The 440-yard 4th drops roughly 55 feet from tee to green, while the 435-yard 5th features a tee shot over the corner of a lake. The 532-yard 6th has 15 bunkers, although most are only visible if you are near them, and it plays uphill to a hog’s-back fairway toward the heavily bunkered green. The 477-yard 8th is another gem, with the elevated fairway following the curvature of the lake to a large green that is 50 yards deep.
Another archetype missing from today’s courses is the short, fun one-shotter, and Dormie Club has two enviable examples. The first is the 173-yard 9th, which often measures shorter than the printed yardage and plays over wetlands to a tiny green, perched on a hill and guarded by a pair of rugged bunkers. According to a founder, the 9th is one of the clearest examples on the course where it looks as if green carpet were simply laid over the land.
The next is the 118-yard 12th, which is destined to be, yard for yard, one of the most memorable holes in golf. Sitting perfectly in its surroundings, the hole plays slightly uphill over a sandy waste area to a green that runs away from the tee. Guarding the right side of the green are two bunkers of varying heights that provide visual discomfort. Despite having a wedge in their hands, golfers will be glad to make par.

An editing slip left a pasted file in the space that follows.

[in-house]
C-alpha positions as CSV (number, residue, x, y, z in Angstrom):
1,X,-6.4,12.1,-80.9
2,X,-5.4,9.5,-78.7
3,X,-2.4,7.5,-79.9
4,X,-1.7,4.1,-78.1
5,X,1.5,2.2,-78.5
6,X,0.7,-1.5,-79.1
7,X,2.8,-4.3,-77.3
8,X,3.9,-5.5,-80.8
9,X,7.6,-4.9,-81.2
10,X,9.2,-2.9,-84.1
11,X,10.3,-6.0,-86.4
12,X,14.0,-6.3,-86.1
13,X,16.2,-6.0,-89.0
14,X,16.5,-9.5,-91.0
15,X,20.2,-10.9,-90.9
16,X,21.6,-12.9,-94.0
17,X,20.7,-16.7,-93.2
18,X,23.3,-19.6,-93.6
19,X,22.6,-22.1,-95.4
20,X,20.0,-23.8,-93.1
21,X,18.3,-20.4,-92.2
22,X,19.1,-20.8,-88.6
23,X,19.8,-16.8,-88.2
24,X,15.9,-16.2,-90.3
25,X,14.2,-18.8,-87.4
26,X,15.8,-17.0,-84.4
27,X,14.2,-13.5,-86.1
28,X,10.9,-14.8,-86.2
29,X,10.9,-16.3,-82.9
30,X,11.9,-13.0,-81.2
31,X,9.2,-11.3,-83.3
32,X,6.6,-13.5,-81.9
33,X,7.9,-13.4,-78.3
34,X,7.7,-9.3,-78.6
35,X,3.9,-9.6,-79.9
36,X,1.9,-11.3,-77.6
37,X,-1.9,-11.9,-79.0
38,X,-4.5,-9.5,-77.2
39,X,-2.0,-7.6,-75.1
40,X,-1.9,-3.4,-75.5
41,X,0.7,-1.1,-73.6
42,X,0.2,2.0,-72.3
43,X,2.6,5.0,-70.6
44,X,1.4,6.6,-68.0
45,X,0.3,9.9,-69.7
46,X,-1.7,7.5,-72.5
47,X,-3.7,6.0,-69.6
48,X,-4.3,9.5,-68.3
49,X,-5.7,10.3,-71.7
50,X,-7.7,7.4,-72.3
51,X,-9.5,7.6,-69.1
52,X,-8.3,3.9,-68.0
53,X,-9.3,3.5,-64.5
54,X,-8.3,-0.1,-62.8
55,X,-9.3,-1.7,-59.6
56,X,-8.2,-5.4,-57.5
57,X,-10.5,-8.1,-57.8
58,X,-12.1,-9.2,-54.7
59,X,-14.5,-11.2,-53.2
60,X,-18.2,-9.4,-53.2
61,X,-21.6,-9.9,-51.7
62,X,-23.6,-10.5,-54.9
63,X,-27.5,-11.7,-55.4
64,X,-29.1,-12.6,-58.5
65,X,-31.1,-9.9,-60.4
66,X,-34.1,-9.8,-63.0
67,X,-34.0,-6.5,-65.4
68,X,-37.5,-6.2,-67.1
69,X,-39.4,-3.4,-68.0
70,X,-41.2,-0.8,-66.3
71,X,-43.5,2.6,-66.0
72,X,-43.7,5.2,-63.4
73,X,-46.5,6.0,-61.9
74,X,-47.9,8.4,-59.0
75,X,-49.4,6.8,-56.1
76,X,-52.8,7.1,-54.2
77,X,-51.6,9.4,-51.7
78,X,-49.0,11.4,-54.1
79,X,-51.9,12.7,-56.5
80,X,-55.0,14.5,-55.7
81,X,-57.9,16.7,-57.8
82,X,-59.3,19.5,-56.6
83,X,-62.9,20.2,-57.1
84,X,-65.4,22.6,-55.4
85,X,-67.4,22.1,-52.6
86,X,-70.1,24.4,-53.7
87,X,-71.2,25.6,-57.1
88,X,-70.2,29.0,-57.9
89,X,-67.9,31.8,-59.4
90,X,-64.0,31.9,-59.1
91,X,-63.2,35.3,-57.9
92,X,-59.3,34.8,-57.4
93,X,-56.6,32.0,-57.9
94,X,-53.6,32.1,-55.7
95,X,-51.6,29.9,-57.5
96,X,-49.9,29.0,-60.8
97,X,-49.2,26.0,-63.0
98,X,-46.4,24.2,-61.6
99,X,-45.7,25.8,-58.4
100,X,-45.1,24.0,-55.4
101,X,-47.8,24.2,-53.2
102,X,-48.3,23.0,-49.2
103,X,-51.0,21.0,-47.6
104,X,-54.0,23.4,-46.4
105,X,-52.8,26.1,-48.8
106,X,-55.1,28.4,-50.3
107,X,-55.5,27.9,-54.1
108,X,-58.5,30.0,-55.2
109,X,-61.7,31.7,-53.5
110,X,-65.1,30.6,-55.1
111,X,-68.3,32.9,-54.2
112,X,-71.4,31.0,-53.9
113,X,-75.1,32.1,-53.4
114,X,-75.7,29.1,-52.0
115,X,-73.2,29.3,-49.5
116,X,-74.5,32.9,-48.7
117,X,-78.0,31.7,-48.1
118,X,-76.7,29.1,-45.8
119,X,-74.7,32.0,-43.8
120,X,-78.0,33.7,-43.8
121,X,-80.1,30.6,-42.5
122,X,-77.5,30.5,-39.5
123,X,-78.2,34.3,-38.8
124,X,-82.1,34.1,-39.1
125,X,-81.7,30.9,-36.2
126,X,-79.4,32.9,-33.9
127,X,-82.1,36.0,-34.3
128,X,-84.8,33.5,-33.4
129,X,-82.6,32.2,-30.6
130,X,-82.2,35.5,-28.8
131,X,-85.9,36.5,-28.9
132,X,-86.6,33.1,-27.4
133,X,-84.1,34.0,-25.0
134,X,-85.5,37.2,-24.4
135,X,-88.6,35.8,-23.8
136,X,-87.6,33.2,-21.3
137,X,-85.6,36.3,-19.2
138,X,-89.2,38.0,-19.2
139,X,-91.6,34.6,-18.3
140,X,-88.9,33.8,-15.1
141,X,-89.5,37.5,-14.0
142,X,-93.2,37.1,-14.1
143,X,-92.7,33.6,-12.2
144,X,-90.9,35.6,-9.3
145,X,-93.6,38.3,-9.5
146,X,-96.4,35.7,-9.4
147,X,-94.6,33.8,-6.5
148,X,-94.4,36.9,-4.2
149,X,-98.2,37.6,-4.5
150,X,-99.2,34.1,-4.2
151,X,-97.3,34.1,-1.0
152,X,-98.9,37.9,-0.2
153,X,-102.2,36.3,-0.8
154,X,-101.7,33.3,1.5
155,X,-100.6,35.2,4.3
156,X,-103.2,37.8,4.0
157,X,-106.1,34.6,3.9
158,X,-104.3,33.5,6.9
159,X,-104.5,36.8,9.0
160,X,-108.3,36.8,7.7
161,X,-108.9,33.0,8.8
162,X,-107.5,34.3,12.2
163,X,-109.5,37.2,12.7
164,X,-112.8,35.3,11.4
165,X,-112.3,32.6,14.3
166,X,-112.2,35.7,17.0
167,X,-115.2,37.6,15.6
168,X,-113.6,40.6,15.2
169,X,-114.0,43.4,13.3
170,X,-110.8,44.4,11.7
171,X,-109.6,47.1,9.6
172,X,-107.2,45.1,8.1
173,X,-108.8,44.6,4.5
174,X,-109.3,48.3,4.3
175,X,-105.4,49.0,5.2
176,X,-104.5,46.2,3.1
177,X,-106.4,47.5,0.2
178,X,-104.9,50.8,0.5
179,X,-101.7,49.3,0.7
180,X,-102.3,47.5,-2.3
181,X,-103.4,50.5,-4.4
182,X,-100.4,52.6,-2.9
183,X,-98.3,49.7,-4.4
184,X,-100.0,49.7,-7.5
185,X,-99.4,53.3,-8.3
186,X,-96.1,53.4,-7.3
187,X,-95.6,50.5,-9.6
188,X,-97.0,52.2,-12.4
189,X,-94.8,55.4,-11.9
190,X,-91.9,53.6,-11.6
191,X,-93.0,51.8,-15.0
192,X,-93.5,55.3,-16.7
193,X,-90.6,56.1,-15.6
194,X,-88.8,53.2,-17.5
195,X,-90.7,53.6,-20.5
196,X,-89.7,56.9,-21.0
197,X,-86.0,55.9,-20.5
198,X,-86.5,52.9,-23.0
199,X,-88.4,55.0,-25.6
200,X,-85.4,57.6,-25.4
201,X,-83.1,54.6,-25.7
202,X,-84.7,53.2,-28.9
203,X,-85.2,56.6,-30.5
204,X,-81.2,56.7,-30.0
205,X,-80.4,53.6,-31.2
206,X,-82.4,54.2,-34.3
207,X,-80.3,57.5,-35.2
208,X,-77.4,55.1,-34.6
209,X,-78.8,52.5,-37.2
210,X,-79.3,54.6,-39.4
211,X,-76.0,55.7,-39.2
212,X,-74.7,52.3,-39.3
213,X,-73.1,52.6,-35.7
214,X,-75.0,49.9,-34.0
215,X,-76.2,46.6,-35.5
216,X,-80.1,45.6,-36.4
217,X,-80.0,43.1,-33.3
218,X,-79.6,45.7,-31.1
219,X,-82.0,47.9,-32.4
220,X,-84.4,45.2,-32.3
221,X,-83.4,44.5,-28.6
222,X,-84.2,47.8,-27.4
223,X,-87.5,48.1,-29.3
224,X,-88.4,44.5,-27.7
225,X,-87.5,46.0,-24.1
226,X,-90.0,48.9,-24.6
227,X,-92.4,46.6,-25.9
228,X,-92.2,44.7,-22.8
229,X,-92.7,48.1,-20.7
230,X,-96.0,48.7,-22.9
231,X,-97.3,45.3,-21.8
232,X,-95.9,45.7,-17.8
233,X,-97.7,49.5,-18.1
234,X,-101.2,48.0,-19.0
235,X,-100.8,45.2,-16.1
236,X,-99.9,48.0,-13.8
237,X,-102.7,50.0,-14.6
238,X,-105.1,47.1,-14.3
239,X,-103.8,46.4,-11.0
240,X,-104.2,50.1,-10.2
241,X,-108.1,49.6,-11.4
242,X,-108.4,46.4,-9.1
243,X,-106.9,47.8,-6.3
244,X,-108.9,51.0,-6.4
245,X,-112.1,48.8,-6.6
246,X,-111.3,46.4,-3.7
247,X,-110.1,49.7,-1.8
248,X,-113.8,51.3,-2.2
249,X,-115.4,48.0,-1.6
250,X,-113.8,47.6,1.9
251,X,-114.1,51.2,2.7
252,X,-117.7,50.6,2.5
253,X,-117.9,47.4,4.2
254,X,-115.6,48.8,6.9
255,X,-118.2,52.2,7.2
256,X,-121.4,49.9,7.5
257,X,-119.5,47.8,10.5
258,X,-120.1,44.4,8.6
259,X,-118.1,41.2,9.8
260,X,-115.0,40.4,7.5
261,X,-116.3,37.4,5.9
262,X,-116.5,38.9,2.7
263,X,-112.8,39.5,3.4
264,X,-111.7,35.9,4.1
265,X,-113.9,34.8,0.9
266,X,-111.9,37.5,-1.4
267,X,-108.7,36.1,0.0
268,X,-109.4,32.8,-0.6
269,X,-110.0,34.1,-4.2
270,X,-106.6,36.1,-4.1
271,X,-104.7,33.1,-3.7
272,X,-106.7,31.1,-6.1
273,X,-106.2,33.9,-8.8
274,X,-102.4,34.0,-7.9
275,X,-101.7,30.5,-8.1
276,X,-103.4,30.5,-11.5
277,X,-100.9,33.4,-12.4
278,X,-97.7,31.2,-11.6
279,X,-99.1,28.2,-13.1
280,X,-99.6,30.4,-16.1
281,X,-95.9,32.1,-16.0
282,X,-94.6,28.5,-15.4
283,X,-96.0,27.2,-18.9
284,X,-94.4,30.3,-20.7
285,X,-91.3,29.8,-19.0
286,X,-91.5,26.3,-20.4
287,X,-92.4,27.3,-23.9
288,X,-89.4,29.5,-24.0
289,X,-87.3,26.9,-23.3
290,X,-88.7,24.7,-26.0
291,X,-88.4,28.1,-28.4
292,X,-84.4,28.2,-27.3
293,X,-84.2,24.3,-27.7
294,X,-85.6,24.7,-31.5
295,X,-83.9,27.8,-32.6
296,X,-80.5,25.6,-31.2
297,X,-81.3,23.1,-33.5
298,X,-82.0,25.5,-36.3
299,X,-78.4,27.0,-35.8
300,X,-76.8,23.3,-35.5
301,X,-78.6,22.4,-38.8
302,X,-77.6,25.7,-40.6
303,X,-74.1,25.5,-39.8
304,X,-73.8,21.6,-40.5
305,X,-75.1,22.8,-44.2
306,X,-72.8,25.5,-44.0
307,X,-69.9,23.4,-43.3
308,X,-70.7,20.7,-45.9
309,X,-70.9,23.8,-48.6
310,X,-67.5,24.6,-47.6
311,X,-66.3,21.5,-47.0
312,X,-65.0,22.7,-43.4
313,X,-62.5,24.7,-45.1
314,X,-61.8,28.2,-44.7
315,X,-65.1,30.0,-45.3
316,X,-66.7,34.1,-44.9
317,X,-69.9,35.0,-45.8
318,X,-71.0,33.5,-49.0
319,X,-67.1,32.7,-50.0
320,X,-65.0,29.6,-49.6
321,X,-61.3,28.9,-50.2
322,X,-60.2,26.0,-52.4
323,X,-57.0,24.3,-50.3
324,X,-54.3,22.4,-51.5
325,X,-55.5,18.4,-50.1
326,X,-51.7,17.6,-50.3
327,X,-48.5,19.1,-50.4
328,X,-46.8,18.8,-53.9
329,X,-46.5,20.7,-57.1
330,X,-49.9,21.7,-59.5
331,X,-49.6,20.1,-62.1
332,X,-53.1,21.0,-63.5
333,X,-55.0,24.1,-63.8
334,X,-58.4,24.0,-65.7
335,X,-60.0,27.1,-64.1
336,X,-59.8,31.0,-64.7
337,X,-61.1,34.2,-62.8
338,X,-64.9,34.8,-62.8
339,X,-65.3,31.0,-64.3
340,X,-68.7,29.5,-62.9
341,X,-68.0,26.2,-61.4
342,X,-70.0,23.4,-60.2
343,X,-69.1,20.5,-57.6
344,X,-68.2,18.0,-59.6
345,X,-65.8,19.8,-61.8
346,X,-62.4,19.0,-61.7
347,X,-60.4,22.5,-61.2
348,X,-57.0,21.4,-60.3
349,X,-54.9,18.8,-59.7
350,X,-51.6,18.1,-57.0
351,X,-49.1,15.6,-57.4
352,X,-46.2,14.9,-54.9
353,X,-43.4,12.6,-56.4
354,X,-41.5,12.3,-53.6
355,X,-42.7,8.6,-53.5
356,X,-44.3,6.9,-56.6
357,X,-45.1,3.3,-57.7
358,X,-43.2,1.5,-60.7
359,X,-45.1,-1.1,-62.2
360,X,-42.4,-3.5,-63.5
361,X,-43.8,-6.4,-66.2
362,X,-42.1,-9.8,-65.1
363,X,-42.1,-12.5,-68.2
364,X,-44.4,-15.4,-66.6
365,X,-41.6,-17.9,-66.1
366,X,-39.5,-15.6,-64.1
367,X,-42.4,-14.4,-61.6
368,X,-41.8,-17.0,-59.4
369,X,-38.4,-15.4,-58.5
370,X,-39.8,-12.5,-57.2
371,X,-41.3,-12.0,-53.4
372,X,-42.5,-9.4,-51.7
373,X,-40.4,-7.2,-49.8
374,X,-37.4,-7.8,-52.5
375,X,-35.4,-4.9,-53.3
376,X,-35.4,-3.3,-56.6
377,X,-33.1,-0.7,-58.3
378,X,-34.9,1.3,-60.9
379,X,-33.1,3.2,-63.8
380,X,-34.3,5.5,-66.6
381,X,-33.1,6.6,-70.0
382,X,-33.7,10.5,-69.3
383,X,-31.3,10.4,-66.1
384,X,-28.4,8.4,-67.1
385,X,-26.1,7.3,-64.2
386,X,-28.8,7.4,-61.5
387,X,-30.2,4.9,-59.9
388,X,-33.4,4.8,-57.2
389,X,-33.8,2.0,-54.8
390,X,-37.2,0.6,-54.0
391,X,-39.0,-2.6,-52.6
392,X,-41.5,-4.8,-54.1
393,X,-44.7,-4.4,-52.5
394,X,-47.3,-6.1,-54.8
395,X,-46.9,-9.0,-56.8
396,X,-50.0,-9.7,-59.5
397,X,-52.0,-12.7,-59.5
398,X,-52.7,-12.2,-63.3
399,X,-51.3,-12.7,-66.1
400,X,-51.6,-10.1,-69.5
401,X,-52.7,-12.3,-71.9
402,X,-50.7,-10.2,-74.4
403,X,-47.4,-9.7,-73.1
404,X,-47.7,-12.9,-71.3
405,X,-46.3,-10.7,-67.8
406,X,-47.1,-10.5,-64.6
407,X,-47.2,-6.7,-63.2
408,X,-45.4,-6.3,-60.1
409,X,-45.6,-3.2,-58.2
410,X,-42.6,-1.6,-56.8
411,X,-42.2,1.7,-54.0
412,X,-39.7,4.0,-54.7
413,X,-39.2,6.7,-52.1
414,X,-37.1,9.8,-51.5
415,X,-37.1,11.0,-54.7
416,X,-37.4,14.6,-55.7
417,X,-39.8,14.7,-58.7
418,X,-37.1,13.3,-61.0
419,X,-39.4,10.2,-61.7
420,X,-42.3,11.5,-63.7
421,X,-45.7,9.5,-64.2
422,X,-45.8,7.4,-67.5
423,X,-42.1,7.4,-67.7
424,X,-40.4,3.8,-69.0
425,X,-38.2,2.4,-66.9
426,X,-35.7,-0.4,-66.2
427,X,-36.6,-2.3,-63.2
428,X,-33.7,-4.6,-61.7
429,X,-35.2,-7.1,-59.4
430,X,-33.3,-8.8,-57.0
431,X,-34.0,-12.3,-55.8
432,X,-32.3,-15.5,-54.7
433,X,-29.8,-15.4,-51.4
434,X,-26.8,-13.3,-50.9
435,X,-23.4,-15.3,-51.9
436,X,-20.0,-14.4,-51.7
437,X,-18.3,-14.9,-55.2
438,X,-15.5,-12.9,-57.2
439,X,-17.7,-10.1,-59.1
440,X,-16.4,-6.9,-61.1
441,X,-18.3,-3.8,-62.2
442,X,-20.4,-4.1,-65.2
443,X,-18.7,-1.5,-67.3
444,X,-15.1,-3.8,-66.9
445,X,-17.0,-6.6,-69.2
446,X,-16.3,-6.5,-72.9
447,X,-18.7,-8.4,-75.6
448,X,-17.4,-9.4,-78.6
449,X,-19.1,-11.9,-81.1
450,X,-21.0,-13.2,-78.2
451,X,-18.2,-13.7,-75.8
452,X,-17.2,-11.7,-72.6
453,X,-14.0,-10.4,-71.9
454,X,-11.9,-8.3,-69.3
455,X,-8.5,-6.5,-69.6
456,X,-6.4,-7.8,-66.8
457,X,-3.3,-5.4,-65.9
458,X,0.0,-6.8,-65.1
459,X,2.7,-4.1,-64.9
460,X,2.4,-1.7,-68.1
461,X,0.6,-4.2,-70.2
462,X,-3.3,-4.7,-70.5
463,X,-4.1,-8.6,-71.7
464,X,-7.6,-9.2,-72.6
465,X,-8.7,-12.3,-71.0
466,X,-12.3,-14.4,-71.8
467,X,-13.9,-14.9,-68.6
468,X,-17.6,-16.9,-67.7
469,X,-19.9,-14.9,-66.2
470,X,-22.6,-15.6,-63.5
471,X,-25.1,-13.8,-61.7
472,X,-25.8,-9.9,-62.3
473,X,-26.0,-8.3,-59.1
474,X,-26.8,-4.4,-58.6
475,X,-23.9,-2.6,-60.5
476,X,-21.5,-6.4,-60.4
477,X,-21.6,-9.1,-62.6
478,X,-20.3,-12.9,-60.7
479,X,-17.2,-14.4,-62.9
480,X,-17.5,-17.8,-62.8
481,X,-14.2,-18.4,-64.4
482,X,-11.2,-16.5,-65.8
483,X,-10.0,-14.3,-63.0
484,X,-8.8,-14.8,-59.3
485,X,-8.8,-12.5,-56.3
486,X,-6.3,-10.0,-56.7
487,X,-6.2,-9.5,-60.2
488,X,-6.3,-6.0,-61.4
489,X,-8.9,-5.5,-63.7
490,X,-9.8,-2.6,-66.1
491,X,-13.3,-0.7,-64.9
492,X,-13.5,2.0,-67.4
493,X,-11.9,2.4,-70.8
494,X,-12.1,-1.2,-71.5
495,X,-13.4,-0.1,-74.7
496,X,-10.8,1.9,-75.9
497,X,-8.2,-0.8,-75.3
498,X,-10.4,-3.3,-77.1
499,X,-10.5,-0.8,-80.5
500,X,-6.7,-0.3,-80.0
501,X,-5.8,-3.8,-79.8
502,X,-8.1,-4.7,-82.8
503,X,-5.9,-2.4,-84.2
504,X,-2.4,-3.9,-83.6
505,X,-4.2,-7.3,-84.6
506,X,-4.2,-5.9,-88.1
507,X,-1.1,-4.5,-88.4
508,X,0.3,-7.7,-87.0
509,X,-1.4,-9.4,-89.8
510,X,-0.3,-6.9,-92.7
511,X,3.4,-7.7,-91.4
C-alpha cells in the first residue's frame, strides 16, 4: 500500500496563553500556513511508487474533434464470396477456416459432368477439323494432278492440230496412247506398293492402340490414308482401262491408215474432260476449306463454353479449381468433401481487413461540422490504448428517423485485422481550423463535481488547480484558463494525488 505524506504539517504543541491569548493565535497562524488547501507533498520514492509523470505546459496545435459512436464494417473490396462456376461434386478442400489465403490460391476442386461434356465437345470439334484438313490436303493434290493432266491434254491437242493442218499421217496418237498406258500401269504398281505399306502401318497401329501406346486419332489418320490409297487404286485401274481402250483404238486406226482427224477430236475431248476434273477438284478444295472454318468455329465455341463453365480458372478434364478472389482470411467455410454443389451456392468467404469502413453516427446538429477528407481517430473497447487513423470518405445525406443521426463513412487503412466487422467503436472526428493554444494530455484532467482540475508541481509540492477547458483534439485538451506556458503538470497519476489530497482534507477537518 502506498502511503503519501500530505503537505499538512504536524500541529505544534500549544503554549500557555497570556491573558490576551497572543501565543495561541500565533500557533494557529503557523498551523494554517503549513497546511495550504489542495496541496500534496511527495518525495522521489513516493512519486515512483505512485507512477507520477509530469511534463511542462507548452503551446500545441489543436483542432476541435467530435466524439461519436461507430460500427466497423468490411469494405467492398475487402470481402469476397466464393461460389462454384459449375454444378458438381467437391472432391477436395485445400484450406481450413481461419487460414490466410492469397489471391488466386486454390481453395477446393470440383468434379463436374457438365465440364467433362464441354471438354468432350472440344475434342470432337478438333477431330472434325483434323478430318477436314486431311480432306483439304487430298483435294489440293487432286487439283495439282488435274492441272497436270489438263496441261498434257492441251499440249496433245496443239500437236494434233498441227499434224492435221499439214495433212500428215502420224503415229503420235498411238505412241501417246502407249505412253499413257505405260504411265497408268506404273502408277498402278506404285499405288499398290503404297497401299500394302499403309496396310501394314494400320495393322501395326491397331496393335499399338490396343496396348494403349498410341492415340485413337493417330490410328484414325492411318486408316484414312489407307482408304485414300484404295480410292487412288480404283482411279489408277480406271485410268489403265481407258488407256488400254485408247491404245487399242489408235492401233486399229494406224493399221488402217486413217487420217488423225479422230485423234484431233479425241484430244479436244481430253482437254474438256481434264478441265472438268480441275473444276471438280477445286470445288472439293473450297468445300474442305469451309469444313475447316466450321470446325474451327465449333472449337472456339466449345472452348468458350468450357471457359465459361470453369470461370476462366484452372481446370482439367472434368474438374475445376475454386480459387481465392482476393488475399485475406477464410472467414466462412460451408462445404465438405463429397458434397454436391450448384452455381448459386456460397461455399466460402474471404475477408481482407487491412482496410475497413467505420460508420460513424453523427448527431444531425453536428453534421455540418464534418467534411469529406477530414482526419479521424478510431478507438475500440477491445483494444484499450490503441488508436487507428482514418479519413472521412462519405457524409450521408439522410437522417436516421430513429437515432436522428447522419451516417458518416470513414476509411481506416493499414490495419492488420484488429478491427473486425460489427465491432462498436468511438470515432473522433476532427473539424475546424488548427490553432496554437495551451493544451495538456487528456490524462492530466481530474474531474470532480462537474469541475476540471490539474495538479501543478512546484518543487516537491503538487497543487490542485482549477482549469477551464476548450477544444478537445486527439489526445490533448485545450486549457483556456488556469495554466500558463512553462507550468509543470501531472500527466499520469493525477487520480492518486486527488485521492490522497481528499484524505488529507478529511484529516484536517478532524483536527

More options await at the drivable-yet-treacherous 307-yard 14th, the Cape-style 384-yard 15th and the 506-yard 17th. This remarkable hole rises slowly from the tee to a fairway guarded by two bunkers left and one right before climbing sharply, over a bunker that pays homage to “Hell Bunker” on the 14th hole at the Old Course at St. Andrews.
As a final testament to the routing conceived by Crenshaw and Coore, there are no par values on the scorecard, simply yardages. “Par is really an arbitrary number,” says Director of Golf Paul Oglesby. “So many of the holes here play differently each day, depending on conditions and time of year, that it doesn’t make sense to put down a set par for each hole. In the end, your score will be your score, regardless. That’s the way golf is supposed to be played.”
In fact, everything about the club pays homage to the greatness of the game, starting with the name. According to a founder, the term “dormie” originally meant having reached a point in one’s life at which nothing could go wrong. So the goal of the club is to provide a sanctuary where members could get away, play golf and enjoy the camaraderie—a place where nothing could go wrong.
Despite opening during a tumultuous economic climate, the founders have planned for a long-term future. The course is open for select non-member play for the next two years (with flexible membership options), after which the club will remain private. Future plans include a modest clubhouse, fitness center, par-3 course and guest accommodations.
The club is also planning an amenity for history buffs. Members will be able to use the original Donald Ross house for special events and functions.
To be sure, all these developments will take place with the same attention to golf’s traditions found throughout the masterpiece of a course that fits perfectly within the landscape of Pinehurst, one of the most historic, most revered, most visited golf destinations in America.
In the shadow of Donald Ross’ home at Pinehurst, Bill Coore and Ben Crenshaw delivered on their promise of a natural, strategic course that offers a sense of sanctuary in the Carolina Sandhills
By: Randy Guyton